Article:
Adding Global Contacts for an Office 365 Tenant

Exchange Public Folders or Mail Contacts

A recent post to the Office 365 Technical Discussions Facebook group came from a small Office 365 tenant (a voluntary fire brigade with 47 members) who wanted to share global contacts such as the town mayor or local companies. The only solution they had discovered was to create a public folder to hold contacts. This will work, but it’s an Outlook-only solution because Outlook is the only email client that understands how to use the shared contacts from a public folder as an address list (see below)

How contacts stored in an Exchange Online public folder show up in an Outlook address book
The Essential People public folder stores contacts and shows up in Outlook as an address list

Mail Contacts Have Best Client Support

Given the widespread use of mobile devices and the undesirability of setting up and managing public folders in a small Office 365 tenant, mail contacts seem like a better approach. A mail contact is an object created in Exchange for someone outside your organization. Each contact has an email address and other properties that you’d expect to find in an address book, such as first and last name, display name, mailing address, and phone numbers. The email address used for a mail contact must be unique. In other words, it cannot be assigned to another mail-enabled object already known to your organization (including guest user accounts).

Mail contacts are included in the Exchange Global Address List (GAL) and Offline Address Book (OAB), so they are available to all the Microsoft email clients – Outlook desktop (Windows and Mac), OWA, and Outlook for iOS and Android. Because mail contacts exist in the Exchange directory, they are also available to third-party email clients, if those clients choose to include the necessary support (here’s one example that does).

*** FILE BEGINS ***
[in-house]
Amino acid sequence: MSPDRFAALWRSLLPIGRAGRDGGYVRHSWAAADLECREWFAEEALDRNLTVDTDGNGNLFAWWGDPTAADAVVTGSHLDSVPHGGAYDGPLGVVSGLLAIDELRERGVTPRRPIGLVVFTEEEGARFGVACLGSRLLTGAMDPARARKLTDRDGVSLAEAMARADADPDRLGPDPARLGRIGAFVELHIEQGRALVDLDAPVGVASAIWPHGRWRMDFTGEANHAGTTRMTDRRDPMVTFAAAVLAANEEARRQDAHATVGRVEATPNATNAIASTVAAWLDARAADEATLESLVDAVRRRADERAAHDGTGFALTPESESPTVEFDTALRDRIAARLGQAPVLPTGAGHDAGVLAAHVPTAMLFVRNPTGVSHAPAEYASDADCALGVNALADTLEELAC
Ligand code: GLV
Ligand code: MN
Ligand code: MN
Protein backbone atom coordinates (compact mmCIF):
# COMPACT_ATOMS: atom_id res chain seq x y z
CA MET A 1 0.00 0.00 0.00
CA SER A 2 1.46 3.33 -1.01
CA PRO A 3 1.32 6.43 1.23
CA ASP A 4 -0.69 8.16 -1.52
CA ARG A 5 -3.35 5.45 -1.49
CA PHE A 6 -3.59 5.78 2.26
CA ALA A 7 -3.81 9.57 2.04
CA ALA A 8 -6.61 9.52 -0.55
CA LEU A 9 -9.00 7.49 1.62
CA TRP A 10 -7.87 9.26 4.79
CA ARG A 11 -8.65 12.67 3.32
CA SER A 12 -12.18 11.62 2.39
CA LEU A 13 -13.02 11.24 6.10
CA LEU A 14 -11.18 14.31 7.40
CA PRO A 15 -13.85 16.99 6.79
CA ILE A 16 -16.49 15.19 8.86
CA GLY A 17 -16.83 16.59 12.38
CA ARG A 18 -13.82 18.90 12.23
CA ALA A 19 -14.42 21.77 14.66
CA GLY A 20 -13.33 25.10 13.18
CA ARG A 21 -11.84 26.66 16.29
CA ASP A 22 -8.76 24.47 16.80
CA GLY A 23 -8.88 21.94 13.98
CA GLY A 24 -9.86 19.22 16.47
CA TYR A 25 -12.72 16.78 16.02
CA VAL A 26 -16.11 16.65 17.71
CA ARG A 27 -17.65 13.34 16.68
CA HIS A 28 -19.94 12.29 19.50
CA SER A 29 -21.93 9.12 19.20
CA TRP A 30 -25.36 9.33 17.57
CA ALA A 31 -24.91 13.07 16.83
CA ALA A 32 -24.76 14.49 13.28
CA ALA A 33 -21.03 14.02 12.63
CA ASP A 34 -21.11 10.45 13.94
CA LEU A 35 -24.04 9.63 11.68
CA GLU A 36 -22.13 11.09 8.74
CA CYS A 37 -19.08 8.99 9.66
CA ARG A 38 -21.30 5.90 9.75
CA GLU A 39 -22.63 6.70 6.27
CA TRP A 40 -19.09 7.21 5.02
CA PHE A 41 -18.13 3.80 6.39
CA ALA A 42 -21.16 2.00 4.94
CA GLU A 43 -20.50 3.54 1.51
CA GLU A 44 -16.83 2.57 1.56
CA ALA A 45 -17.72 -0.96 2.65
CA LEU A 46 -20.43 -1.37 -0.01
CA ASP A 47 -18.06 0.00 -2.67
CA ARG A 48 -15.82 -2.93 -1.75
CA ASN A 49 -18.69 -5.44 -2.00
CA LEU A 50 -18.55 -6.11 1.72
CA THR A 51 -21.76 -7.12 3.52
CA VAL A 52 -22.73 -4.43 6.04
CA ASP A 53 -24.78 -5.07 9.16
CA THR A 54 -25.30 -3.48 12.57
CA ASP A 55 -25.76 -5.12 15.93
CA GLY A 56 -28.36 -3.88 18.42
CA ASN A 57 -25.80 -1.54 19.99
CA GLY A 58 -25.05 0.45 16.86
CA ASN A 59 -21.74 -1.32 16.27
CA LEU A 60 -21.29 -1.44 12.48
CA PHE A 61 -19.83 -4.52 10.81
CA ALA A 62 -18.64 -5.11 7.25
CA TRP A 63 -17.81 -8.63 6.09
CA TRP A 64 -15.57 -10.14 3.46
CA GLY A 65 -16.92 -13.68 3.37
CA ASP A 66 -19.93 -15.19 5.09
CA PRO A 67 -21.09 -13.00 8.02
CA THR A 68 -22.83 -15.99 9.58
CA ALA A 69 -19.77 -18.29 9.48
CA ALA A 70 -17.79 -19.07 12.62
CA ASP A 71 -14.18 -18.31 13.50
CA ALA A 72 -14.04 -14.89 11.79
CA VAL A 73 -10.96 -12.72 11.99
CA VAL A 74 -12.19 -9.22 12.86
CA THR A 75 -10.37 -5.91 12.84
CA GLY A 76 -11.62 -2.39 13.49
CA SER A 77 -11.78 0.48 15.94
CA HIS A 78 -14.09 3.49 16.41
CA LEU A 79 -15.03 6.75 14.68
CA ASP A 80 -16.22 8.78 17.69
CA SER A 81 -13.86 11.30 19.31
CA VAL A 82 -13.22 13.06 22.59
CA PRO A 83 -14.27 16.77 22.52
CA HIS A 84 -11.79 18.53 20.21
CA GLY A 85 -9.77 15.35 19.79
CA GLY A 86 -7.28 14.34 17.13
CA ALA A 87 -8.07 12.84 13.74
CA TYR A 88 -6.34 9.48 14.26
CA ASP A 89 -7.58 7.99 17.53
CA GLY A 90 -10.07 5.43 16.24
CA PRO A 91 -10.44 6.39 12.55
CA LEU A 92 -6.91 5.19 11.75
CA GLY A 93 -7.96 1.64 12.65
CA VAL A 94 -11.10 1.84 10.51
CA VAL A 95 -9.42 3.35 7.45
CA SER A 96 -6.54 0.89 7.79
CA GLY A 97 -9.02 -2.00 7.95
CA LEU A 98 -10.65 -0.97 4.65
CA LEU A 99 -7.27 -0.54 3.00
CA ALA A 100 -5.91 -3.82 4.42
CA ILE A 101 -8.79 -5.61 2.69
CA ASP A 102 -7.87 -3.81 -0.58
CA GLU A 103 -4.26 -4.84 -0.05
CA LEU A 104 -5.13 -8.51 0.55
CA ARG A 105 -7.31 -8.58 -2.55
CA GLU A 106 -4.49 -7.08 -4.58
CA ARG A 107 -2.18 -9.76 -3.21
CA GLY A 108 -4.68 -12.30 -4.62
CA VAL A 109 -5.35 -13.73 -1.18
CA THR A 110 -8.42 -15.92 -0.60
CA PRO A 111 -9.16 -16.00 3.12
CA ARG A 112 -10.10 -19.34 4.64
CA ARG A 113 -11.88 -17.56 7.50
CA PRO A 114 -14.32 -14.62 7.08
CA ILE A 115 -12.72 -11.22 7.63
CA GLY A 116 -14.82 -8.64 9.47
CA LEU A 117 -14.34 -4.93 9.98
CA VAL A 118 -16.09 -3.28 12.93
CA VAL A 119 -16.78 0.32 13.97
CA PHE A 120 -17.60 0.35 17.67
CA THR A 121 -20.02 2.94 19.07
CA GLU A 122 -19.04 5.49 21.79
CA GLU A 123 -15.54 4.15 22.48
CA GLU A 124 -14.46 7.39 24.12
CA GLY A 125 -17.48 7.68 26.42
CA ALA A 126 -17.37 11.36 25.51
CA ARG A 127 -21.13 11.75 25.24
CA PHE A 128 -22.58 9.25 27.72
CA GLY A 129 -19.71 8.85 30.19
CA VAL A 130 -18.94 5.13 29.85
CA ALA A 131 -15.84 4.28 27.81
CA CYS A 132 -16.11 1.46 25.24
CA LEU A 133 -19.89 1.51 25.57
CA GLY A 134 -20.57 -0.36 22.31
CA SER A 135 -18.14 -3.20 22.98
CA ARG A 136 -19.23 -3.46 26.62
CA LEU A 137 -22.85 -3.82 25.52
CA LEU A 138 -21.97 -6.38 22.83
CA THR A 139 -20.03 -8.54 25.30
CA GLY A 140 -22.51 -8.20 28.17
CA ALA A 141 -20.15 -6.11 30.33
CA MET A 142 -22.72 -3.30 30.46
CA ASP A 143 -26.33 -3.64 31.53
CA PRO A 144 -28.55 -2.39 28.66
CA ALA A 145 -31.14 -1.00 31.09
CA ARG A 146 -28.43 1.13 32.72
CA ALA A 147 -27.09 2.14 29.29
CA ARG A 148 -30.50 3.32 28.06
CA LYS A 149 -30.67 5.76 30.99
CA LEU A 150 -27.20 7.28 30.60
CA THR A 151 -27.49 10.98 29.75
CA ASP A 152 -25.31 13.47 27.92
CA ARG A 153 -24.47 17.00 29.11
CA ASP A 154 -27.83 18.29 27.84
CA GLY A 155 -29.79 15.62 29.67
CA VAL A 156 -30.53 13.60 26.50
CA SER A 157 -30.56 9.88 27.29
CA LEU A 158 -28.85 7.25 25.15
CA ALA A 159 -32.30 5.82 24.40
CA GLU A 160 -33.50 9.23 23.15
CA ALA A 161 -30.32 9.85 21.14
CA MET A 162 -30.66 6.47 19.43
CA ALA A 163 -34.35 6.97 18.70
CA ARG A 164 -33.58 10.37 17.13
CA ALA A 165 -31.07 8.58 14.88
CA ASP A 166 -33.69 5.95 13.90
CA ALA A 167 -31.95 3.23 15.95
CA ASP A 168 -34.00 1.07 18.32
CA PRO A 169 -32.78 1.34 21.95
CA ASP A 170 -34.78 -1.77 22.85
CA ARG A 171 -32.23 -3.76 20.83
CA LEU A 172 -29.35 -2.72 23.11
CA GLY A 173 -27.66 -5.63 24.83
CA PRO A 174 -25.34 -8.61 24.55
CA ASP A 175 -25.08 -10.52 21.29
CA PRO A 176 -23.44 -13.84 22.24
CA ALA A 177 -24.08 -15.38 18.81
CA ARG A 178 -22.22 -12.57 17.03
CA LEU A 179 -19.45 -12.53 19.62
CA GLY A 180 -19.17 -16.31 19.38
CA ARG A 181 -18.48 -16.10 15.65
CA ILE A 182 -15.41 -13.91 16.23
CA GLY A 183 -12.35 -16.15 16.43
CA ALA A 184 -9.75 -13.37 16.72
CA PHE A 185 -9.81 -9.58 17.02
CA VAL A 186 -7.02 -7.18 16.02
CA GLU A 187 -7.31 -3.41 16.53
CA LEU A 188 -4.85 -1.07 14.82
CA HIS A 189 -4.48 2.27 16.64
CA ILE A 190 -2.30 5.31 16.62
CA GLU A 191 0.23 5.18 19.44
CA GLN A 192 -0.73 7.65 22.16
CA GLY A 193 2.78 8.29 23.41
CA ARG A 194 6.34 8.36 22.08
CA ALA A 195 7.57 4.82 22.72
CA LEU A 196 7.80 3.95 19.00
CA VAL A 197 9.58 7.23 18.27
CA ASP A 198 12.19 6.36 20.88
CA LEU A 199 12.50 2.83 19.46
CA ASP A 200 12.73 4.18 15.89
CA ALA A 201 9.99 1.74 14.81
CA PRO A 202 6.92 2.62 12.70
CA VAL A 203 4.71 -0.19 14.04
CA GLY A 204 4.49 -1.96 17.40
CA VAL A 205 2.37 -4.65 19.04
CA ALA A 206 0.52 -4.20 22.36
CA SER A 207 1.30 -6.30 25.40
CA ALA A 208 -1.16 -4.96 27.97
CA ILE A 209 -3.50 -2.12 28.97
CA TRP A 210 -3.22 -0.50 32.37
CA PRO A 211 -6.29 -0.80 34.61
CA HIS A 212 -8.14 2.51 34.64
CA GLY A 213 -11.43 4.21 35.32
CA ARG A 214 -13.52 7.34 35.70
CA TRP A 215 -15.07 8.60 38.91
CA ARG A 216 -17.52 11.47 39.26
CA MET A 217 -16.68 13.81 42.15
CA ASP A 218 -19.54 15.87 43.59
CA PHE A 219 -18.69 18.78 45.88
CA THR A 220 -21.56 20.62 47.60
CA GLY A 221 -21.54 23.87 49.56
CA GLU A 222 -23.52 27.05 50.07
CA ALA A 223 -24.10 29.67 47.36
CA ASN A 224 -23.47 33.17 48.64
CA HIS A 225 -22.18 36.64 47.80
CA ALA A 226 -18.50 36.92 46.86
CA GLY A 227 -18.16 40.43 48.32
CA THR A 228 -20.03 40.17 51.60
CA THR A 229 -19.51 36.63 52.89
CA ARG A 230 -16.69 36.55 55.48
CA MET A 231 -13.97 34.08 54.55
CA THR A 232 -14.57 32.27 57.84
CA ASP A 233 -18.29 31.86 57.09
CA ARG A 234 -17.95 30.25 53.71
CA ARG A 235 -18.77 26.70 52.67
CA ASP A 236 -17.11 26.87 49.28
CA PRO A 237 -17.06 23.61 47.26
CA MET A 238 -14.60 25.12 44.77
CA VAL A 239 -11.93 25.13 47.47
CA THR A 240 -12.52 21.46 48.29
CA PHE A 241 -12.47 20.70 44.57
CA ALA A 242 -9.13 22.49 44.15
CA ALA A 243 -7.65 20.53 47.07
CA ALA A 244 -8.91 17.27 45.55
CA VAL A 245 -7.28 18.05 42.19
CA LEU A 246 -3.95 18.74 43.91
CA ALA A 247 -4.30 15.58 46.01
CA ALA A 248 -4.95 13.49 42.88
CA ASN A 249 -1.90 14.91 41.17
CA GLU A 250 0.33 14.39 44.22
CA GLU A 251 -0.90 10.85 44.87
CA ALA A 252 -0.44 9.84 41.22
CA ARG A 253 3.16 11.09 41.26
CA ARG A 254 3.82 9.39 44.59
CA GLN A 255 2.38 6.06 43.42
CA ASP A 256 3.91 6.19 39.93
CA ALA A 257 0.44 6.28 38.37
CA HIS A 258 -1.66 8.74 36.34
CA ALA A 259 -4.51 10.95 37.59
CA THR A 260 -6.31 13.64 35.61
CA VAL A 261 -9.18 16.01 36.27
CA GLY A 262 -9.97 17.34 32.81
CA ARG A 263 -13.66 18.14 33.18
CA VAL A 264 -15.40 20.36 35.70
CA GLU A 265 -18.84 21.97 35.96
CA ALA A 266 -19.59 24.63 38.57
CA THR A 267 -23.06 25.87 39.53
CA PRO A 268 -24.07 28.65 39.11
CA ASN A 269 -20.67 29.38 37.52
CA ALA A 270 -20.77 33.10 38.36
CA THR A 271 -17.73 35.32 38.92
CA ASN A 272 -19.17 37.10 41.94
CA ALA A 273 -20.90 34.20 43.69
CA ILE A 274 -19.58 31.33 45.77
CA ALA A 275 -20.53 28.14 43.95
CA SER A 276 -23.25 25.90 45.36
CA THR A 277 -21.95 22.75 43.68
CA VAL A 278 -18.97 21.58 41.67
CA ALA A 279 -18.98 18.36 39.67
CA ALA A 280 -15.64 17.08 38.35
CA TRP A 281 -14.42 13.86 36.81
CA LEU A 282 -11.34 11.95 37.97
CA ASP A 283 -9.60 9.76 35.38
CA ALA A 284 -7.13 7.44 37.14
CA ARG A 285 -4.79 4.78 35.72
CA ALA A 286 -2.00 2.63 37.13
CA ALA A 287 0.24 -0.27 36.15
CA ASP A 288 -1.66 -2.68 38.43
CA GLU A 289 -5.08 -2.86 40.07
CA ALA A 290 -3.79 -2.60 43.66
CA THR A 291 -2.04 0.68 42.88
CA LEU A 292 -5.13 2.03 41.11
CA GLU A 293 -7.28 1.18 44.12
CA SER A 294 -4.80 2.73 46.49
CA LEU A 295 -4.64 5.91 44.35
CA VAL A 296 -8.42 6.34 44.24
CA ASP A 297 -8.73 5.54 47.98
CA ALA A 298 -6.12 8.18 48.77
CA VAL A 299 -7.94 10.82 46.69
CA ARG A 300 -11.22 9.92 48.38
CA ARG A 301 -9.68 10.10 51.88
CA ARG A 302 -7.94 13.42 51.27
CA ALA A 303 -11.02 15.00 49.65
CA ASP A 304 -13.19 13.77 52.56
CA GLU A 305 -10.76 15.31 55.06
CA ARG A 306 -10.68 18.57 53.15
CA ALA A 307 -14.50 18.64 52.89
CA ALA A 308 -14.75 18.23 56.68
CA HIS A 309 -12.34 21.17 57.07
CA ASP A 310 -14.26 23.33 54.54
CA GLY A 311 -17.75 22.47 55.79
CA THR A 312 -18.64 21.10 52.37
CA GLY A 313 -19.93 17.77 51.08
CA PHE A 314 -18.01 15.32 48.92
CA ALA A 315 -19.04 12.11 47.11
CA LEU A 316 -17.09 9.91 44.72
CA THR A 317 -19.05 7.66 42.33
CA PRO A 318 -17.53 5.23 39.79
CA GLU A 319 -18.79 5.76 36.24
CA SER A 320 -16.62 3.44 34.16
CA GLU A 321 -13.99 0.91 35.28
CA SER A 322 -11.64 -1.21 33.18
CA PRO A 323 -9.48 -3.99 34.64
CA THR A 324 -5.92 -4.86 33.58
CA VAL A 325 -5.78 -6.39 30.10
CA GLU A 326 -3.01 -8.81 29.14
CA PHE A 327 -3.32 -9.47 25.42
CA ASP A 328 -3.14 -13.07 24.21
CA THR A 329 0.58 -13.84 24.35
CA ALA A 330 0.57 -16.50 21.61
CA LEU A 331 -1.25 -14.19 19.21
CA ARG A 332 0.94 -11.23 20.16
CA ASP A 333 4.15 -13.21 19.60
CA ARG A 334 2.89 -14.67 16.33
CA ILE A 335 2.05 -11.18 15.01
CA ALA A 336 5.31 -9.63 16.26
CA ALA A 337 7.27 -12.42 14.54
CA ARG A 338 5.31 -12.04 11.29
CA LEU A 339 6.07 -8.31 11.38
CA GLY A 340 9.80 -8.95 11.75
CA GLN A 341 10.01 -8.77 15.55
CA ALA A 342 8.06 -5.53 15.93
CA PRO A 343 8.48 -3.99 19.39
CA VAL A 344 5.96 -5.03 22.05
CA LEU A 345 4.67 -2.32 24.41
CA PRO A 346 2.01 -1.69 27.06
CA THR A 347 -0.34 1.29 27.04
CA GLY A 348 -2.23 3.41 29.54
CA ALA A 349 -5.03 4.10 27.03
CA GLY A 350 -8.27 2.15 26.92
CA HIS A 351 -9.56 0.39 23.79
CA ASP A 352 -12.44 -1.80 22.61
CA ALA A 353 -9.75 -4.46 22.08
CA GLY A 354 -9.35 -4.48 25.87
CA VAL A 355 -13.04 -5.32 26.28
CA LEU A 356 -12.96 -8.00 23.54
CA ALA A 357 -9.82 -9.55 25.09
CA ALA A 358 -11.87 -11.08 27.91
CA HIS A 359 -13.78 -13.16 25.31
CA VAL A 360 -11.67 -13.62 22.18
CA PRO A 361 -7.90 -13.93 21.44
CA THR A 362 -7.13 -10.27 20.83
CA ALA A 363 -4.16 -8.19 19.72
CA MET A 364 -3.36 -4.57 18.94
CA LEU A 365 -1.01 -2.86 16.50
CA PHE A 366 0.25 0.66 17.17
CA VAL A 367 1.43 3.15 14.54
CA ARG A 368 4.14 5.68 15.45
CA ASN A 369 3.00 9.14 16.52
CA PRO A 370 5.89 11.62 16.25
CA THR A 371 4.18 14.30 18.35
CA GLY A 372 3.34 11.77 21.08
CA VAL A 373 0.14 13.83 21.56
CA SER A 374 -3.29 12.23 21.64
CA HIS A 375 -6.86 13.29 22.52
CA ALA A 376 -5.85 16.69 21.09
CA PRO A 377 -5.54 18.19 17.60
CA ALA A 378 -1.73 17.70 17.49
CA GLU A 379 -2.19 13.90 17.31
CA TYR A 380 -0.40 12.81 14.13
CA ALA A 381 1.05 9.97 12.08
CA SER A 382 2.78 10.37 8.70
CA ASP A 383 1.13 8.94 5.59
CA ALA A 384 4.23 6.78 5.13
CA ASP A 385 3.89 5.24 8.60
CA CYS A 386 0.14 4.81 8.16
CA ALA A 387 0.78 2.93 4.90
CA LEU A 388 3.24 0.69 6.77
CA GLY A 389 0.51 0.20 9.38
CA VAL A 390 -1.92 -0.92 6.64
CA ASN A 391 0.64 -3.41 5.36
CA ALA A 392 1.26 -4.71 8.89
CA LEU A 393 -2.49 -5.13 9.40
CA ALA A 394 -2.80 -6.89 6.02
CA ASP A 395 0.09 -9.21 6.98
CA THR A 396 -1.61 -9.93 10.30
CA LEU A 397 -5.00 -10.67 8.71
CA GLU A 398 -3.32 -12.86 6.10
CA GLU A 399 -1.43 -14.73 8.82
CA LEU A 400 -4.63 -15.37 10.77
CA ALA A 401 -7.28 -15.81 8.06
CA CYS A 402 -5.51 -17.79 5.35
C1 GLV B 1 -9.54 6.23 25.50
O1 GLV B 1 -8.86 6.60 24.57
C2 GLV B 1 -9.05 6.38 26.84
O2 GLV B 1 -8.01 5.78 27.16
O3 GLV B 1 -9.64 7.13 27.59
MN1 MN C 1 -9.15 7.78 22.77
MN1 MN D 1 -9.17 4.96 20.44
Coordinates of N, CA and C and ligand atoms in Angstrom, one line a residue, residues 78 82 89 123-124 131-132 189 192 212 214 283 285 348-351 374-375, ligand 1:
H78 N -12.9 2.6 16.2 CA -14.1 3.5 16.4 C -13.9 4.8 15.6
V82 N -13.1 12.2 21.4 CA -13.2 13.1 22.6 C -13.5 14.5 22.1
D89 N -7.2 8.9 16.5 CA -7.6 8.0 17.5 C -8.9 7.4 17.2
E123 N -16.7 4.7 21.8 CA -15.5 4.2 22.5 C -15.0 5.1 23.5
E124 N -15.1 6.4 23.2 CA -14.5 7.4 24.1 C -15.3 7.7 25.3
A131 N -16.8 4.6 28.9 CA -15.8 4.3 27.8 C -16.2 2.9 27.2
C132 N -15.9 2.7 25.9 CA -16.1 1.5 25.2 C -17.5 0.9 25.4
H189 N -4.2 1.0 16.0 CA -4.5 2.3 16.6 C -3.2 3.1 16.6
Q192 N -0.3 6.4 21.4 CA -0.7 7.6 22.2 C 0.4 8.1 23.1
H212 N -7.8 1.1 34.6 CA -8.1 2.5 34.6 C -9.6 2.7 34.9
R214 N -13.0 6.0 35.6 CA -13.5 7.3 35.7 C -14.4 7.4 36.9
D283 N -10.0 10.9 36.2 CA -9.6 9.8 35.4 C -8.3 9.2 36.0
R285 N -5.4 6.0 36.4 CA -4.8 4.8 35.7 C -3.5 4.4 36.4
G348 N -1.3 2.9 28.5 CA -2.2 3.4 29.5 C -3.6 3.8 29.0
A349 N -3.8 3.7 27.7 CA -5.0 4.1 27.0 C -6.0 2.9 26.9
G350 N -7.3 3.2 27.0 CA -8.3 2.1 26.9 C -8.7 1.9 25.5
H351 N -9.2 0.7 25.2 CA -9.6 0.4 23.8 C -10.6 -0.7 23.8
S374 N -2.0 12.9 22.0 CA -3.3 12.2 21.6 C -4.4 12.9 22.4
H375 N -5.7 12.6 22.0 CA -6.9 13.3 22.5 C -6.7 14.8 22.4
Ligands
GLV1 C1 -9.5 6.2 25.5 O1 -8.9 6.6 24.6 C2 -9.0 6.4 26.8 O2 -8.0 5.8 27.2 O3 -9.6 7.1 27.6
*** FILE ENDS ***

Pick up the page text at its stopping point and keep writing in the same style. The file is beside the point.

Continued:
The Downside of Mail Contacts

The downside of mail contacts is that these objects can only be added by an Exchange administrator (or more precisely, an account that has been assigned the Mail Recipients RBAC role). Once your account has the necessary permissions, it can add or update mail contacts using the Office 365 Admin Center (Users – Contacts), the Recipients section of the Exchange Admin Center (EAC), or by running the New-MailContact PowerShell cmdlet.

Adding a new mail contact to Exchange Online via the Office 365 Admin Center
Adding a mail contact through the Office 365 Admin Center

Use PowerShell to Import Contacts from a CSV File

One way to approach the problem is to ask someone who doesn’t have administrative permission to maintain a CSV file holding details of the common contacts. You can add as many of the properties supported by Exchange for mail contacts as you wish. Once the file is ready, PowerShell can process its contents.

A CSV file used to import contacts to Exchange Online
The Input Contacts CSV file

This very simple PowerShell code reads the CSV file shown above and creates a new mail contact for each line found in the file. Note that the New-MailContact cmdlet creates a new mail contact and the Set-Contact cmdlet updates some of the extended properties, like phone numbers.

Free Book about Eradicating Public Folders

If your organization is considering moving from public folders, consider reading the eBook “The Complete Guide to Eradicating Legacy Public Folders” to get some ideas for how you might approach the task.


For more information about public folders, see Chapter 8 of the companion volume for the Office 365 for IT Pros eBook. Mail contacts are covered in Chapter 7 of the main book. You get both the main and companion volumes when you subscribe to Office 365 for IT Pros.

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